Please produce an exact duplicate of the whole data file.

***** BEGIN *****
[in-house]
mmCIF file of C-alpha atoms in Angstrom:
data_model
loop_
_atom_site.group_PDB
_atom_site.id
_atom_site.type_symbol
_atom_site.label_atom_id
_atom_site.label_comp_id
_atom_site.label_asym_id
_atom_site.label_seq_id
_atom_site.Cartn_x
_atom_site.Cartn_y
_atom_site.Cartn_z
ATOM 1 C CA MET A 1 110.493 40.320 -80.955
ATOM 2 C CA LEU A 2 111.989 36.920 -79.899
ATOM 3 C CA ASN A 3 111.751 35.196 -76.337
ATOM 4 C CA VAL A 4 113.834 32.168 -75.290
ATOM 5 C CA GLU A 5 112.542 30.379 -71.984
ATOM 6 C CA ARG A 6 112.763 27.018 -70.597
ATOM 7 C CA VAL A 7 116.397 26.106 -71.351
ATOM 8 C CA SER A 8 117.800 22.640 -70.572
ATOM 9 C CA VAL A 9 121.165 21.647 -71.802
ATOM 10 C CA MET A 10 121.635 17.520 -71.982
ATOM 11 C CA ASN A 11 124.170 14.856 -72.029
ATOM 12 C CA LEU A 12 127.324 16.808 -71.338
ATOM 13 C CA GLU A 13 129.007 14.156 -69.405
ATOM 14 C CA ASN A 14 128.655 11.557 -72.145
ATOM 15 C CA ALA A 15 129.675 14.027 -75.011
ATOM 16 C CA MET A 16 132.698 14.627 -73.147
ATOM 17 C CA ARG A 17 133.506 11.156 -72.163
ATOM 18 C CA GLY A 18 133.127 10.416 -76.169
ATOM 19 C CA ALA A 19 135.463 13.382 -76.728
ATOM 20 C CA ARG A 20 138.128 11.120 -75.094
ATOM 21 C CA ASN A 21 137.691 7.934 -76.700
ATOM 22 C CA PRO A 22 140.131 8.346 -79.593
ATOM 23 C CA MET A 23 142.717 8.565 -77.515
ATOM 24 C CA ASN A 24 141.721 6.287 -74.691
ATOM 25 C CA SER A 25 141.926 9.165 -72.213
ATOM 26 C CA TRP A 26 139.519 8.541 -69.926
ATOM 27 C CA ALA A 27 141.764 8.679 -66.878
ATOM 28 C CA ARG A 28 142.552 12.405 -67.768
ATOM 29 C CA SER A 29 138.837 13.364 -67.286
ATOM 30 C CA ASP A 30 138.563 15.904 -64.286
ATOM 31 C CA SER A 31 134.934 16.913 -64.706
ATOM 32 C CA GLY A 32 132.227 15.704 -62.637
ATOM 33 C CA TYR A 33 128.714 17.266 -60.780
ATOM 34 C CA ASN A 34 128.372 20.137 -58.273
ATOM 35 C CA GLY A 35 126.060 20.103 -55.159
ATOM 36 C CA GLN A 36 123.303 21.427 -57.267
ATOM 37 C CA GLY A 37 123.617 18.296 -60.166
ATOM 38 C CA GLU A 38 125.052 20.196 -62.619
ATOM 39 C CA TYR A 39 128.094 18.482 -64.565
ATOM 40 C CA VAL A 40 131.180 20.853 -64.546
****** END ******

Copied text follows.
[in-house]
mmCIF file of C-alpha atoms in Angstrom:
data_model
loop_
_atom_site.group_PDB
_atom_site.id
_atom_site.type_symbol
_atom_site.label_atom_id
_atom_site.label_comp_id
_atom_site.label_asym_id
_atom_site.label_seq_id
_atom_site.Cartn_x
_atom_site.Cartn_y
_atom_site.Cartn_z
ATOM 1 C CA MET A 1 110.493 40.320 -80.955
ATOM 2 C CA LEU A 2 111.989 36.920 -79.899
ATOM 3 C CA ASN A 3 111.751 35.196 -76.337
ATOM 4 C CA VAL A 4 113.834 32.168 -75.290
ATOM 5 C CA GLU A 5 112.542 30.379 -71.984
ATOM 6 C CA ARG A 6 112.763 27.018 -70.597
ATOM 7 C CA VAL A 7 116.397 26.106 -71.351
ATOM 8 C CA SER A 8 117.800 22.640 -70.572
ATOM 9 C CA VAL A 9 121.165 21.647 -71.802
ATOM 10 C CA MET A 10 121.635 17.520 -71.982
ATOM 11 C CA ASN A 11 124.170 14.856 -72.029
ATOM 12 C CA LEU A 12 127.324 16.808 -71.338
ATOM 13 C CA GLU A 13 129.007 14.156 -69.405
ATOM 14 C CA ASN A 14 128.655 11.557 -72.145
ATOM 15 C CA ALA A 15 129.675 14.027 -75.011
ATOM 16 C CA MET A 16 132.698 14.627 -73.147
ATOM 17 C CA ARG A 17 133.506 11.156 -72.163
ATOM 18 C CA GLY A 18 133.127 10.416 -76.169
ATOM 19 C CA ALA A 19 135.463 13.382 -76.728
ATOM 20 C CA ARG A 20 138.128 11.120 -75.094
ATOM 21 C CA ASN A 21 137.691 7.934 -76.700
ATOM 22 C CA PRO A 22 140.131 8.346 -79.593
ATOM 23 C CA MET A 23 142.717 8.565 -77.515
ATOM 24 C CA ASN A 24 141.721 6.287 -74.691
ATOM 25 C CA SER A 25 141.926 9.165 -72.213
ATOM 26 C CA TRP A 26 139.519 8.541 -69.926
ATOM 27 C CA ALA A 27 141.764 8.679 -66.878
ATOM 28 C CA ARG A 28 142.552 12.405 -67.768
ATOM 29 C CA SER A 29 138.837 13.364 -67.286
ATOM 30 C CA ASP A 30 138.563 15.904 -64.286
ATOM 31 C CA SER A 31 134.934 16.913 -64.706
ATOM 32 C CA GLY A 32 132.227 15.704 -62.637
ATOM 33 C CA TYR A 33 128.714 17.266 -60.780
ATOM 34 C CA ASN A 34 128.372 20.137 -58.273
ATOM 35 C CA GLY A 35 126.060 20.103 -55.159
ATOM 36 C CA GLN A 36 123.303 21.427 -57.267
ATOM 37 C CA GLY A 37 123.617 18.296 -60.166
ATOM 38 C CA GLU A 38 125.052 20.196 -62.619
ATOM 39 C CA TYR A 39 128.094 18.482 -64.565
ATOM 40 C CA VAL A 40 131.180 20.853 -64.546